Endogenous Ammonia Production
Evidence suggests that the highest airway NH3 concentrations occur in the oral cavity,78 the only segment of the respiratory system that is normally colonized by bacteria, and that the remainder of the airway, including the nasal passages, have significantly lower levels. Diffusion of NH3 from the bloodstream into the airway lumen is probably the primary source of NH3 for the entire airway except the oral cavity.78 Blood ammonium concentration, [NH4+]B, is normally the consequence of protein deamination during dietary protein digestion,86 though deamination of AMP in muscle tissue during strenuous exercise can significantly increase [NH4+]g.86-88 Ureolysis by gastrointestinal bacteria can also contribute to [NH4+]b.86 It is theorized that airstream NH, concentration, [NH3)^ is in equilibrium with [NH4+]B throughout most of the respiratory tract,78 though this has not been demonstrated. Airway mucus may impede diffusion of blood ammonia into the airway lumen because of its net negative charge.83 The effect this Donnan exclusion phenomenon may exert on airway NH3 diffusion has not been demonstrated, since [NH4+]B has not yet been correlated with [NH3j4 in humans.
Bacterial catabolism of oral food residue is probably responsible for a higher [NH3|a in the oral cavity than in the rest of the respiratory tract.78 Ammonia, the by-product of oral bacterial protein catabolism and subsequent ureolysis, desorbs from the fluid lining the oral cavity to the airstream.89’90 Saliva, gingival crevicular fluids, and dental plaque supply urea to oral bacteria 90 and may themselves be sites of bacterial NH3 production, based on the presence of urease in each of these materials.89»91 Consequently, oral cavity [NH3] A is controlled by factors that influence bacterial protein catabolism and ureolysis. Such factors may include the pH of the surface lining fluid, bacterial nutrient sources (food residue on teeth or on buccal surfaces), saliva production, saliva pH, and the effects of oral surface temperature on bacterial metabolism and wall blood flow. The role of teeth, as structures that facilitate bacterial colonization and food entrapment, in augmenting fNH3]/4 is unknown.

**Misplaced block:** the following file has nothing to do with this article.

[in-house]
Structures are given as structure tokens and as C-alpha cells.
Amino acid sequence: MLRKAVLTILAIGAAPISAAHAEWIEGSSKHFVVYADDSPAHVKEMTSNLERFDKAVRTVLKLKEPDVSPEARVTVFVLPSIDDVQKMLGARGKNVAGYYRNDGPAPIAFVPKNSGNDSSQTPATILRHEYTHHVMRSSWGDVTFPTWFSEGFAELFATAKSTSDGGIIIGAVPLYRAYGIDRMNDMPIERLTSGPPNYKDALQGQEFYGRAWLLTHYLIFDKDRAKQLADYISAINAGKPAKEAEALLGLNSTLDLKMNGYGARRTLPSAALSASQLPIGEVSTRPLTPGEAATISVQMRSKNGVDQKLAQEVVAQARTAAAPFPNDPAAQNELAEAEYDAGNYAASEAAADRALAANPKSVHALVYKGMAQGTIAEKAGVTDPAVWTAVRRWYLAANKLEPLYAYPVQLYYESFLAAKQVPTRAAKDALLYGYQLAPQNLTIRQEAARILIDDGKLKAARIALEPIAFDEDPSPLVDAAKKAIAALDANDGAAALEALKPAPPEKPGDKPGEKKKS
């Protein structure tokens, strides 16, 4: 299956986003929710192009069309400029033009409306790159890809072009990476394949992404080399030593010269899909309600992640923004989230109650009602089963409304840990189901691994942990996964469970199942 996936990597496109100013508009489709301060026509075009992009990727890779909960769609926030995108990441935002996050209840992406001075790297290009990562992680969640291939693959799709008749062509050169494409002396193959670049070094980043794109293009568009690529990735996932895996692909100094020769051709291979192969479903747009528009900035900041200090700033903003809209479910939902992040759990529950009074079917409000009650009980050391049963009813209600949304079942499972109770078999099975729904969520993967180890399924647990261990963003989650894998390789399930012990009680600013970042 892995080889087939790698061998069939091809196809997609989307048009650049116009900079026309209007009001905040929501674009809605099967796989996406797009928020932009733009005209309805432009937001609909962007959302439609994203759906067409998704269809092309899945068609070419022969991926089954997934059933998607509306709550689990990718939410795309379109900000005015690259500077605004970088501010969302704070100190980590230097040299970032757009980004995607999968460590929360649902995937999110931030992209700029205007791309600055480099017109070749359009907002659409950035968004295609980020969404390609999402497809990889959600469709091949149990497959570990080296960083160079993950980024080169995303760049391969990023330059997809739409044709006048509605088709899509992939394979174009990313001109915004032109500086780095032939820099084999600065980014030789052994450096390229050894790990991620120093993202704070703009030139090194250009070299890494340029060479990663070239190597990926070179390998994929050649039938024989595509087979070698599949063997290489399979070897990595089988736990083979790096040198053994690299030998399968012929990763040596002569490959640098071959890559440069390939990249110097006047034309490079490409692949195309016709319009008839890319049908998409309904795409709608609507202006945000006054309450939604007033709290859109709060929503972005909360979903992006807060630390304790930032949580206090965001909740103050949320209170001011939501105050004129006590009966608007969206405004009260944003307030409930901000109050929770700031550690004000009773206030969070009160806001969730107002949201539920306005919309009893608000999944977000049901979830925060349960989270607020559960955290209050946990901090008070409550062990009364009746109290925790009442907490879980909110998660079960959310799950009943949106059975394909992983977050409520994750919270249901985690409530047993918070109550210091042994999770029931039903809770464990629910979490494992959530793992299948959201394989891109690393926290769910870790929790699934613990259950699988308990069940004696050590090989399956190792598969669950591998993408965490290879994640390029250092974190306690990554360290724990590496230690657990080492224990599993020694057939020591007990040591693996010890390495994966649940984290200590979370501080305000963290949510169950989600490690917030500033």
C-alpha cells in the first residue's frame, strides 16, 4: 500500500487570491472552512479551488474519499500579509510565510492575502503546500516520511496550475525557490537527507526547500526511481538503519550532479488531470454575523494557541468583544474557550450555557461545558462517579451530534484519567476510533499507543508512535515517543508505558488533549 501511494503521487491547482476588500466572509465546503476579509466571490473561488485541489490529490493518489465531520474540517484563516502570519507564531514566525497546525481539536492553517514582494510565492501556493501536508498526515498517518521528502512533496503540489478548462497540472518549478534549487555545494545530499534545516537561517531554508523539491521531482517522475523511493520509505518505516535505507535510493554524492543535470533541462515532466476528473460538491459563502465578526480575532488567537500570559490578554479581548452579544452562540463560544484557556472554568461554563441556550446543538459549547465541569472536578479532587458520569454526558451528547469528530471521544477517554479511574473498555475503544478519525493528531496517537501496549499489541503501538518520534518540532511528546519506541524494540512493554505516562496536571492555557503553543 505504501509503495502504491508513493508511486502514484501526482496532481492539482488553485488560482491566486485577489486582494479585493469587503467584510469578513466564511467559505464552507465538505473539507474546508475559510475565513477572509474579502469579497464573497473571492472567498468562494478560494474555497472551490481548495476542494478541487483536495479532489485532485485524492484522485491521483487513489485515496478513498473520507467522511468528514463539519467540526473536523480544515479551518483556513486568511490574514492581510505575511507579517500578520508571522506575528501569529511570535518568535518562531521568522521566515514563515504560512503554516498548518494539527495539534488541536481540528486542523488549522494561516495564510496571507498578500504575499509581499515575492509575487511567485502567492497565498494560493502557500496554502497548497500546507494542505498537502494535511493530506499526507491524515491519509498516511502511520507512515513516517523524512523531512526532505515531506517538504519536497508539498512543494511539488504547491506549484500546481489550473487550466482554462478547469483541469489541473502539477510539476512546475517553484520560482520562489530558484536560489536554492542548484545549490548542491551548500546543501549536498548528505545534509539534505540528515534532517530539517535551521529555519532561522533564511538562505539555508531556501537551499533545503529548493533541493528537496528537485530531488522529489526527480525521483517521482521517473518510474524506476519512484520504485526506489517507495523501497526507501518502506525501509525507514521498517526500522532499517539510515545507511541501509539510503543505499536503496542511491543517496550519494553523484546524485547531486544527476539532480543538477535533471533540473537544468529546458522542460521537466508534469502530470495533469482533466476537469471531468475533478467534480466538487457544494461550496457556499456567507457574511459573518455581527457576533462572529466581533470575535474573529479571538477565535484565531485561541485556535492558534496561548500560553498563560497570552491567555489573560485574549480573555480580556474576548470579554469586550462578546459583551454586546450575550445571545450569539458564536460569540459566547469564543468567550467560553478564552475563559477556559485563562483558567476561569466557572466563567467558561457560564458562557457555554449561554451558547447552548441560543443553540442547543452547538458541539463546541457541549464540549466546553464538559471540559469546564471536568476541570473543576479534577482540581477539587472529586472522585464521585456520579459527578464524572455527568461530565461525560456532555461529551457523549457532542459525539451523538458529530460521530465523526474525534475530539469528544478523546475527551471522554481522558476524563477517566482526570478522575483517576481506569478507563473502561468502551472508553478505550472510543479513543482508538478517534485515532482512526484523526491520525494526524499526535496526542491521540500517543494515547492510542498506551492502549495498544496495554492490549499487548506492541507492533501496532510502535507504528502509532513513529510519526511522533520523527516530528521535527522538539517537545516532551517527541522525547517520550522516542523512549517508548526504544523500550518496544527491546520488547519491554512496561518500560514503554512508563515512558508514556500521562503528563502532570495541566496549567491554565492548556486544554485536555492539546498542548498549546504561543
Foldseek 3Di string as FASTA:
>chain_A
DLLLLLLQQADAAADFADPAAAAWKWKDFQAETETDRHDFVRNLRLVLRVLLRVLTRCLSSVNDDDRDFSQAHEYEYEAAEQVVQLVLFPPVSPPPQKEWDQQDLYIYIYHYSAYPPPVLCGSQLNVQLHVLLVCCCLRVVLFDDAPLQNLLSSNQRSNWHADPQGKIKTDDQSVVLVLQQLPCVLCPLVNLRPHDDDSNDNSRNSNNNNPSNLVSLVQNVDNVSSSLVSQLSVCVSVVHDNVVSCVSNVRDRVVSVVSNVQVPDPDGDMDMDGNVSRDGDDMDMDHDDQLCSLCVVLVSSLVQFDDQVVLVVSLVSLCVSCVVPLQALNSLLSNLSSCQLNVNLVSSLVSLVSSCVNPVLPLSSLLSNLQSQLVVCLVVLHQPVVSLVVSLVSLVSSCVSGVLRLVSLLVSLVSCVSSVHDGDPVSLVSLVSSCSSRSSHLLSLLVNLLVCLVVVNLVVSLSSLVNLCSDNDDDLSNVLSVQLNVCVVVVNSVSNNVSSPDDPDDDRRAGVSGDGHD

The significance of pH is particularly interesting since pH may either augment or diminish NH3 production. The possible mechanisms by which pH affects NH3 production are: (a) inhibition of bacterial metabolism, (b) pH-dependent changes in urea metabolic pathways, (c) pH-dependent bacterial utilization of glucose and urea as energy sources, and (d) increased bacterial uti
lization of NH3 in amino acid synthesis. Ureolysis appears to be very sensitive to pH; N’H, production increases as salivary pH is reduced from 7.0 to 6.092 but decreases significantly when pH is lowered to approximately pH 2.5.93 A salivary pH of 2.5, however, only temporarily depresses NH3 production93 since NH3 diffusing from the bloodstream may neutralize acids responsible for re duced oral cavity pH and slowly increase oral pH. Ureolysis may increase rapidly at some pH threshold, perhaps near pH 5.5,94 because of the steady supply of salivary urea.90 Oral pH continues to increase as NH3 is generated,94 with peak NH3 production thought to occur near an oral pH of 6.0.92 Salivary HC03 may act to buffer increases in oral pH and thus maintain NH3 production rates.95 Therefore, an increase in salivary flow will not only increase the availability of urea to oral bacteria but also help maintain oral conditions advantageous for NH3 production. Theories regarding in vivo regulation of oral NH3 production are speculative since the bulk of data was obtained from in vitro studies of salivary sediments and dental plaque samples; greater knowledge of in vivo interaction between oral cavity NH3 production, pH, and saliva is needed.
Fasting combined with poor oral hygiene results in an elevated dental plaque pH ( -7.6),96 suggestive of active ureolysis. Whether fasting or poor oral hygiene is responsible for the higher pH is unclear. Carbohydrates in the mouth lower dental plaque pH,96 while glucose, in particular, buffers oral pH97 thereby inhibiting NH3 production.92 The formation of NH3 appears to be inhibited by glucose for two other reasons: (a) it is preferentially used for bacterial energy production in place of proteins and peptides, and (b) its presence favors acid-producing bacteria that scavenge NH3.92 Oral food residues with a high protein content should serve as a rich substrate for oral NH 5 production through bacterial deamination.
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